Fourier Transform and frequency domain
Digital signals like sound are usually recorded and processed as a time domain stream – sequence of amplitude values in regular time intervals. This representation is easy to record, convert and generally deal with. In case of sound however, the “waveform” gives us almost no information on how it actually sounds. Human ears analyze sound by separating it into individual sine waves and measuring amplitudes of the sine waves (and how they change over time). Can similar process be applied on digital time-domain signal? Yes, it can…
The aim of this article is to show you what the frequency domain is, and how to make sense of frequency-domain-represented data.
Let’s start with the most basic possible situation. Let’s say you have a waveform oscillator with constant frequency. Fourier theory says, that Every harmonic oscillator may be divided into several (sometimes infinite number of) sine wave oscillators, each with distinctive phase, magnitude and frequency which is integer multiple of the base frequency. In music theory these frequencies are called harmonics (first harmonic being the fundamental frequency = pitch) or overtones (+ fundamental frequency… in fact first overtone = second harmonic).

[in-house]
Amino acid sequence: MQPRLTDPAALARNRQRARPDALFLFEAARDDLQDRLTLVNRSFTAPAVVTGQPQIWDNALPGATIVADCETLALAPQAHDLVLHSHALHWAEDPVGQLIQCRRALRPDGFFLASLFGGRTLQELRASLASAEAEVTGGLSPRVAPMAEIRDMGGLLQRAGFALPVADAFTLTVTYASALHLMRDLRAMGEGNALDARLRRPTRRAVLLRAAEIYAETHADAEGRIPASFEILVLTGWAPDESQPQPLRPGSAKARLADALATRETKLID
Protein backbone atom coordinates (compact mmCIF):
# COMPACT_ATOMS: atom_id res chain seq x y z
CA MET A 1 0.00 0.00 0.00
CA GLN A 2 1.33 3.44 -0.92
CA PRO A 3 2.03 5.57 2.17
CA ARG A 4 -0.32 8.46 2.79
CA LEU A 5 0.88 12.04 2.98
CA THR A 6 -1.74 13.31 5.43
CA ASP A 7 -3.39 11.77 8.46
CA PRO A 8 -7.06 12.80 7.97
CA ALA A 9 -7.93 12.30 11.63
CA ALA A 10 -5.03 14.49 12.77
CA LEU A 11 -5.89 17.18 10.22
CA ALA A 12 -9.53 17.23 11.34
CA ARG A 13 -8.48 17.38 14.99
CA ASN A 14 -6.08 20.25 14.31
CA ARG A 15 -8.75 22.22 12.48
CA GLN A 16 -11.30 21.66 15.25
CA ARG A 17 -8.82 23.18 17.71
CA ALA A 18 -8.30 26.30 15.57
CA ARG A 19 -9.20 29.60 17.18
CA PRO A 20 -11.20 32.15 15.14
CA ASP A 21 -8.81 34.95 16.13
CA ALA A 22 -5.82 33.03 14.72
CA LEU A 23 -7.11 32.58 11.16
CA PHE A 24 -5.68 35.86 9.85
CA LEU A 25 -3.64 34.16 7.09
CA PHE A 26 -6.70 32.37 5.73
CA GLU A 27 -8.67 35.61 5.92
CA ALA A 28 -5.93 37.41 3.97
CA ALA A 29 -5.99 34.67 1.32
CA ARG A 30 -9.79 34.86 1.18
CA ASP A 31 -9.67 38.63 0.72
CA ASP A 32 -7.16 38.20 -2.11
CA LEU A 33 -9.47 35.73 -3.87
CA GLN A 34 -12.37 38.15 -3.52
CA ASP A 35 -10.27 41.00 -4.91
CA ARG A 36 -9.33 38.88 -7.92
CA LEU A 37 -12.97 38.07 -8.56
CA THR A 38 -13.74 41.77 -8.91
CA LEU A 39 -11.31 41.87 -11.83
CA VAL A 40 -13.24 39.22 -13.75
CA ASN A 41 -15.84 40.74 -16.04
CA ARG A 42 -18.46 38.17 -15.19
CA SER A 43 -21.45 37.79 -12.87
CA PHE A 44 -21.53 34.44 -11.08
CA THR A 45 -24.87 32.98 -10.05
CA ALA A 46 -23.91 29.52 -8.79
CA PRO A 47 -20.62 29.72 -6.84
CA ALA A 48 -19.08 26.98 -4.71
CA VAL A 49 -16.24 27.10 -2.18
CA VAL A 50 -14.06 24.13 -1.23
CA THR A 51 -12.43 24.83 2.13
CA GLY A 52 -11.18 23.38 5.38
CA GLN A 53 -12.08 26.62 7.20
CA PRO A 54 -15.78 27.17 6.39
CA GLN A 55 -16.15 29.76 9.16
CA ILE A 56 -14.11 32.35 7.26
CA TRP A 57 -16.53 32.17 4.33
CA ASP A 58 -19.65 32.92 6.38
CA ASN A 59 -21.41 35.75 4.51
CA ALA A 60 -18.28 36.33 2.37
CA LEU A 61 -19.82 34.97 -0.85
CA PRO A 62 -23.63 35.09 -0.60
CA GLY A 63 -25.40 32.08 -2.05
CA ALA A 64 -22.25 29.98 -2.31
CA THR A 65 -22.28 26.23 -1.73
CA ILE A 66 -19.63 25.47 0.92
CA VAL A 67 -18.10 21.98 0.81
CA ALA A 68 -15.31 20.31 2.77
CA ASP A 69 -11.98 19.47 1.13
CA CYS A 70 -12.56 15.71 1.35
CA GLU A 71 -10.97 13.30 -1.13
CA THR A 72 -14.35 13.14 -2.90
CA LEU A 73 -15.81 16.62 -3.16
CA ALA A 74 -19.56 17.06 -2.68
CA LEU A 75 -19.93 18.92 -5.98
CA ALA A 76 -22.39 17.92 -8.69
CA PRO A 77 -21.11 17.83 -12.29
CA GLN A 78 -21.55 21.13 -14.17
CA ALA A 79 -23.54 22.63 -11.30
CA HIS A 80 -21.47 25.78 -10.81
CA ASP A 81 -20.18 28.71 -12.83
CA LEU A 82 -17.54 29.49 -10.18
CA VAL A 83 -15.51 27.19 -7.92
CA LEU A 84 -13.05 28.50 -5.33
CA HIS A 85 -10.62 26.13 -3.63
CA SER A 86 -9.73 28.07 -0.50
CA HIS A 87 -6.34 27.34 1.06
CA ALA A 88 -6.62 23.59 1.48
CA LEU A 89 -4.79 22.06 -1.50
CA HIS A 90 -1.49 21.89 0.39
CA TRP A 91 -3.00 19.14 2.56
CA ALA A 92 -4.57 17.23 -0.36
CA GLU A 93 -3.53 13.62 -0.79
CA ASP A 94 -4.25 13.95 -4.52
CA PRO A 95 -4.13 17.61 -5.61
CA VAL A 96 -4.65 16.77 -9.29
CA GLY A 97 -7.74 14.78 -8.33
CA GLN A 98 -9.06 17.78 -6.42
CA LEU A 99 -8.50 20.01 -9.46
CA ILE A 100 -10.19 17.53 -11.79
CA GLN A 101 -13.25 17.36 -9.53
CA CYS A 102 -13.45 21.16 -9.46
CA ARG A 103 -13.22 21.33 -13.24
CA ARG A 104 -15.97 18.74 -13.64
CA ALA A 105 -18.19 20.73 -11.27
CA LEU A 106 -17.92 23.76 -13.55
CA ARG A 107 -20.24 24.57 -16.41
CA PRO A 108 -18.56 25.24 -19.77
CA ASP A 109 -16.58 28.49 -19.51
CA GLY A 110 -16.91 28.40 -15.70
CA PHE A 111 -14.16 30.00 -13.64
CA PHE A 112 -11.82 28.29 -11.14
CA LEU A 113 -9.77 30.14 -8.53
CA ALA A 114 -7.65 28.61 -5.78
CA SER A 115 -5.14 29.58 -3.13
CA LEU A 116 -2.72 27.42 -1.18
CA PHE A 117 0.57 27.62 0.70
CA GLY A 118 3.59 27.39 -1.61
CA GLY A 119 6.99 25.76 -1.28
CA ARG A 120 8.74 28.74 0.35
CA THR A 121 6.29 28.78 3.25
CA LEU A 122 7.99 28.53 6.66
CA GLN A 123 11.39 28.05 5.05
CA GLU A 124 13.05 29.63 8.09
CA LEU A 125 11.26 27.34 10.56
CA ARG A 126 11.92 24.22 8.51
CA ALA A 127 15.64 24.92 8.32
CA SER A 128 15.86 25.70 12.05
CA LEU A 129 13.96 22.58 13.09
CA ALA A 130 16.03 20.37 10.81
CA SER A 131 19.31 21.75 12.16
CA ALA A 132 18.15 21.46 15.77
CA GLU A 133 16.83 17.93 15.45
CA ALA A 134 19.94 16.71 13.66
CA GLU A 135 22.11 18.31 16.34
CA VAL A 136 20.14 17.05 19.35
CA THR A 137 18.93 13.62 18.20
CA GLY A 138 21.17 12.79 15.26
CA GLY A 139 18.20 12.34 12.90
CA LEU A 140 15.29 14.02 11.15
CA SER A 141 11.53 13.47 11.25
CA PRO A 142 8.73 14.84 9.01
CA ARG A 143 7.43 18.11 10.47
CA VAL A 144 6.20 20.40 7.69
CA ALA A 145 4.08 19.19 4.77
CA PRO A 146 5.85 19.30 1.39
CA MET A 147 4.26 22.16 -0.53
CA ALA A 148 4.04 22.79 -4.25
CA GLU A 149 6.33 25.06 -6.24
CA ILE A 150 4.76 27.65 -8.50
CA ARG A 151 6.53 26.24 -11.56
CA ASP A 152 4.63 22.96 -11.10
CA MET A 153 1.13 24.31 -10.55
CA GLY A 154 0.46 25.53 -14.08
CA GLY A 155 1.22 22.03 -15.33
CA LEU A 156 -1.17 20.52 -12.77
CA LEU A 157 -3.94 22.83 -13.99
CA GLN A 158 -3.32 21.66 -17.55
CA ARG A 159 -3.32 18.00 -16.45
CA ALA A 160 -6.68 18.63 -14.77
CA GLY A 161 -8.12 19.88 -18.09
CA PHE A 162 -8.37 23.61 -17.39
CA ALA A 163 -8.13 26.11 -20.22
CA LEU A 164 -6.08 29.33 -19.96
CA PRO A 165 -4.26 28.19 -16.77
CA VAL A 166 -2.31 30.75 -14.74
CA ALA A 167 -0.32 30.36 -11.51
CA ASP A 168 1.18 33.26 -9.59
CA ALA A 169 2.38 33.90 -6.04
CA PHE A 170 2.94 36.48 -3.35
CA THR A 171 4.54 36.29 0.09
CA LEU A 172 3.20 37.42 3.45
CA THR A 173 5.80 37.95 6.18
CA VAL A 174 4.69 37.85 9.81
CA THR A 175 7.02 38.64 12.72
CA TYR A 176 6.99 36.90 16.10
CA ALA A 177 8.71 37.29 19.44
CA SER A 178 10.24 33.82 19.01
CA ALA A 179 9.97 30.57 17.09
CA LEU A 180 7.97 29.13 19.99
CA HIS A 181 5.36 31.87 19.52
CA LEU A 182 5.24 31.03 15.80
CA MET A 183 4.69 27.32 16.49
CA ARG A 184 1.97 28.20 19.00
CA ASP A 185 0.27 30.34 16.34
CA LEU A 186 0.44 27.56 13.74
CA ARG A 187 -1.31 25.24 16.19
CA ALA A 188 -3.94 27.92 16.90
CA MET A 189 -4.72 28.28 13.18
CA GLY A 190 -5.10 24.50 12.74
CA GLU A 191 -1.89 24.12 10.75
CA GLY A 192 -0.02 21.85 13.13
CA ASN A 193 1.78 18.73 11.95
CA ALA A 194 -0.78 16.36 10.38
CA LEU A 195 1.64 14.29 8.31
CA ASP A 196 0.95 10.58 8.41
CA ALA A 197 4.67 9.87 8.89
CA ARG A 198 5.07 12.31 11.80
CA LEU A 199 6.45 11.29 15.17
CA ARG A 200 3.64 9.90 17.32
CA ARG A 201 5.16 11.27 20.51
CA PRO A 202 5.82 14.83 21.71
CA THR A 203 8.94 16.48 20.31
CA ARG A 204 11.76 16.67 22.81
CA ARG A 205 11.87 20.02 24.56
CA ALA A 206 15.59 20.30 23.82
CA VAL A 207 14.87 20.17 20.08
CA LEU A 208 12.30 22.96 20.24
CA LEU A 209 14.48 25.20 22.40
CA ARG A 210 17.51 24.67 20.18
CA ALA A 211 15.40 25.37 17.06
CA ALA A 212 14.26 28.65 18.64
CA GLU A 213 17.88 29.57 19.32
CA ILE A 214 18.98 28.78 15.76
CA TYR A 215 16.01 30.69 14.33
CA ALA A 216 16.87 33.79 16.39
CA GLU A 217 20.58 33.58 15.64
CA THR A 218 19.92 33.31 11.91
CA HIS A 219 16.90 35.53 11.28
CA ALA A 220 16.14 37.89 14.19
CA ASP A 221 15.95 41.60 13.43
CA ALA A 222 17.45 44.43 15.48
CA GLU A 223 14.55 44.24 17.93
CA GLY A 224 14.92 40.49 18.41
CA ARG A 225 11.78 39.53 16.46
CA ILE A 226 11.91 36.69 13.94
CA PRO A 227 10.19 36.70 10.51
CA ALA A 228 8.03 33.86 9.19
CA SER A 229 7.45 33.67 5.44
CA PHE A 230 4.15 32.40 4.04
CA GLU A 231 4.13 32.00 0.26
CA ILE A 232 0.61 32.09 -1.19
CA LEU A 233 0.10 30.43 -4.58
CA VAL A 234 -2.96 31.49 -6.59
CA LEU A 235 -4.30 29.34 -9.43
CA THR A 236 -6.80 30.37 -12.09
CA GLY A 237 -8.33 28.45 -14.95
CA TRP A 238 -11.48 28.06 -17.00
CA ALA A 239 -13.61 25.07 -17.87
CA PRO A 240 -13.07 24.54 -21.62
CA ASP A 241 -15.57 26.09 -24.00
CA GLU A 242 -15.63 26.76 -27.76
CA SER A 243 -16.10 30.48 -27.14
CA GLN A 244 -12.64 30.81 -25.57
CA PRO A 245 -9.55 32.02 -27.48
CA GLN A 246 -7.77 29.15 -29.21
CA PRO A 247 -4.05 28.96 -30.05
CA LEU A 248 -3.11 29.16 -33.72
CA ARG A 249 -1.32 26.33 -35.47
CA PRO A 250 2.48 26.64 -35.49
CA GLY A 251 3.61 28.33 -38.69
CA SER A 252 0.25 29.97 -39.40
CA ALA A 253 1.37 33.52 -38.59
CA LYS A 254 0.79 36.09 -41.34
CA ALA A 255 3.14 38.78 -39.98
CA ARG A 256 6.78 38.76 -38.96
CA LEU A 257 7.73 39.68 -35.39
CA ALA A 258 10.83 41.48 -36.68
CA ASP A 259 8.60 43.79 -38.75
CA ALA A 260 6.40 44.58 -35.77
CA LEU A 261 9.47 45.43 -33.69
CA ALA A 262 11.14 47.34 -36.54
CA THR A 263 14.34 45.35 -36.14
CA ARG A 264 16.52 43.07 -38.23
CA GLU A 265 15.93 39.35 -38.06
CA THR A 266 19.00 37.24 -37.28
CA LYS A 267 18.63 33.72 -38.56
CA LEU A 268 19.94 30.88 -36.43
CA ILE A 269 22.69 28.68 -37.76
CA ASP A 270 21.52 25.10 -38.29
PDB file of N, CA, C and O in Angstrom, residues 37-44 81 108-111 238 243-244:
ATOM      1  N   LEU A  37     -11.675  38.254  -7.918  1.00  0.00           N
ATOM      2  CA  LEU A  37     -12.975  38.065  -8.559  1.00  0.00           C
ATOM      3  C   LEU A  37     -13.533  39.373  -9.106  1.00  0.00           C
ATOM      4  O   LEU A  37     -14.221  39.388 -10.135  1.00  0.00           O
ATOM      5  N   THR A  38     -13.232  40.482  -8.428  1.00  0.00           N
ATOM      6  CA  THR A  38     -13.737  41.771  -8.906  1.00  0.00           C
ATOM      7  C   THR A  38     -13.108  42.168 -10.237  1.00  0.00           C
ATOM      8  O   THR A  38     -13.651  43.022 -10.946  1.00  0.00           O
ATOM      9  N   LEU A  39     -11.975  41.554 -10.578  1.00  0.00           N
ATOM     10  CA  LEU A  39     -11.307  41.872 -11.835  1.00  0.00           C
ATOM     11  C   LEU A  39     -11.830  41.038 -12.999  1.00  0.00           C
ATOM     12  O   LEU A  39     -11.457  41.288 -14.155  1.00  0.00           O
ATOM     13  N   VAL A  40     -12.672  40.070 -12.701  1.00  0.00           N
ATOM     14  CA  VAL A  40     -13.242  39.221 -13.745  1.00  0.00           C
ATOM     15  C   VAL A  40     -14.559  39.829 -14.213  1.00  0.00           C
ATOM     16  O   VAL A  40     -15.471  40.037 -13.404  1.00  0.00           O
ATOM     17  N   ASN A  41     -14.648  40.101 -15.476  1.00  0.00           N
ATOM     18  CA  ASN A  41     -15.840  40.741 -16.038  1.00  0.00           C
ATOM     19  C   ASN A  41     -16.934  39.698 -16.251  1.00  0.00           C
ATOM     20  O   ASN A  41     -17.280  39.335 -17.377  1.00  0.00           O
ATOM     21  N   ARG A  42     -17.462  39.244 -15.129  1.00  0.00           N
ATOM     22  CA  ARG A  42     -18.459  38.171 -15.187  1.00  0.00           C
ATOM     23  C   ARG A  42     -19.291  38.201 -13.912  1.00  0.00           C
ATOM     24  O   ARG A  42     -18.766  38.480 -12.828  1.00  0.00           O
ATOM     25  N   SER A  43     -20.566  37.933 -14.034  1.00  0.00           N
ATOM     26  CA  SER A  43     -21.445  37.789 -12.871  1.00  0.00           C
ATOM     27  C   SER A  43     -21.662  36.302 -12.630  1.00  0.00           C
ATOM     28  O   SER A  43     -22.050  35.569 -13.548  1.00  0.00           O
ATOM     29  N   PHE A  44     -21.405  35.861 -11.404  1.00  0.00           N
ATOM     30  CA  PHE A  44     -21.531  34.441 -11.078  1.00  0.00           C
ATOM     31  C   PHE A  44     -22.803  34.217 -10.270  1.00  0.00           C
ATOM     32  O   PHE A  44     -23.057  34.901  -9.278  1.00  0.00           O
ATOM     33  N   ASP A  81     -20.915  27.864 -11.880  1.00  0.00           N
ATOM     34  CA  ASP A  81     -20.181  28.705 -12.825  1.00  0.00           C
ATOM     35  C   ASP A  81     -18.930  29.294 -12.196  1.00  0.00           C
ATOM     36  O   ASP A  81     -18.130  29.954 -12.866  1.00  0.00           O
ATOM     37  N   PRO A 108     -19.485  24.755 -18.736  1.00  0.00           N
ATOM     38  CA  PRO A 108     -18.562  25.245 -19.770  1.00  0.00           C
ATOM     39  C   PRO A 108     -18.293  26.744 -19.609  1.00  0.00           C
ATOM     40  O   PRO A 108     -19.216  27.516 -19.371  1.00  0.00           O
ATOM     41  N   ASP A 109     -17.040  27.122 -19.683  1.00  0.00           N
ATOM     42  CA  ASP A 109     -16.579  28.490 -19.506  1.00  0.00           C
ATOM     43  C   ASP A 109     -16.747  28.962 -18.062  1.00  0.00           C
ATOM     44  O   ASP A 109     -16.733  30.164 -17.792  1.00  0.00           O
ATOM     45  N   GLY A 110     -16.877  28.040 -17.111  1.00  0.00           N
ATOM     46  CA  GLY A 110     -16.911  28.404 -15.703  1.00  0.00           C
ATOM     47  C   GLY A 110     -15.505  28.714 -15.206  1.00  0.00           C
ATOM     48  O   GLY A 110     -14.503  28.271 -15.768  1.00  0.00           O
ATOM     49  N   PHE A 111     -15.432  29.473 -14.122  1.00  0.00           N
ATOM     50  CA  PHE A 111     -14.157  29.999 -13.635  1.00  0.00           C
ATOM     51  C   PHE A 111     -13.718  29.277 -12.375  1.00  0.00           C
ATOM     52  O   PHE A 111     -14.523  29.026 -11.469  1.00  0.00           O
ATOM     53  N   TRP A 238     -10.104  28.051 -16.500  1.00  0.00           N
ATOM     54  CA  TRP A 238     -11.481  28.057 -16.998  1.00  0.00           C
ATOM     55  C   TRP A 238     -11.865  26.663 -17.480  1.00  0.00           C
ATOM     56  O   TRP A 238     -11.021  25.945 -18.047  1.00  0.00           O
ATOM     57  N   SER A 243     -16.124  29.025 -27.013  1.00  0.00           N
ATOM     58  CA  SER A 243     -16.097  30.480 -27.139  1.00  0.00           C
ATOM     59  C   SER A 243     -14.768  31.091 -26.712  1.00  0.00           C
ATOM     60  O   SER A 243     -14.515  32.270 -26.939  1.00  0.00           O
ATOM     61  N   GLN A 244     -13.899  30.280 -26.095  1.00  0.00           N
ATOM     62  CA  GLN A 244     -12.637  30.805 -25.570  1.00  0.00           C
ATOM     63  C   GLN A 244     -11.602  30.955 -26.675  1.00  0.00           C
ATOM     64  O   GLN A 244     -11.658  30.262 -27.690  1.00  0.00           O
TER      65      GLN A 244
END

So how do we measure the phase and magnitude of these harmonics? Let’s that with the magnitude first… First thing to do is to cut exactly one period of the signal – this will give as a finite array of values to work with. You may remember from math in high school that when you multiply two sinuses with same frequency you get a DC offset and sinus with double the frequency:
One of the sine will be the “testing” sine (which is simple sin(x) function that peaks at +1) and one is the period of signal. When you average the multiplication product of the two, obviously the sin(2x) goes away (because it has same amount above and below zero) and only the DC component remains ( the 0.5) which can simply by multiplied by 2 to get magnitude of the original signal. (Click the thumbnail to enlarge the image)
This works only if the sine waves are the same frequency. If the sine in the signal is of different frequency, the result will always be zero:
And the coolest part – This works even if the signal consists of multiple sines stacked on top of each other. You can still measure only the amplitude of desired harmonic: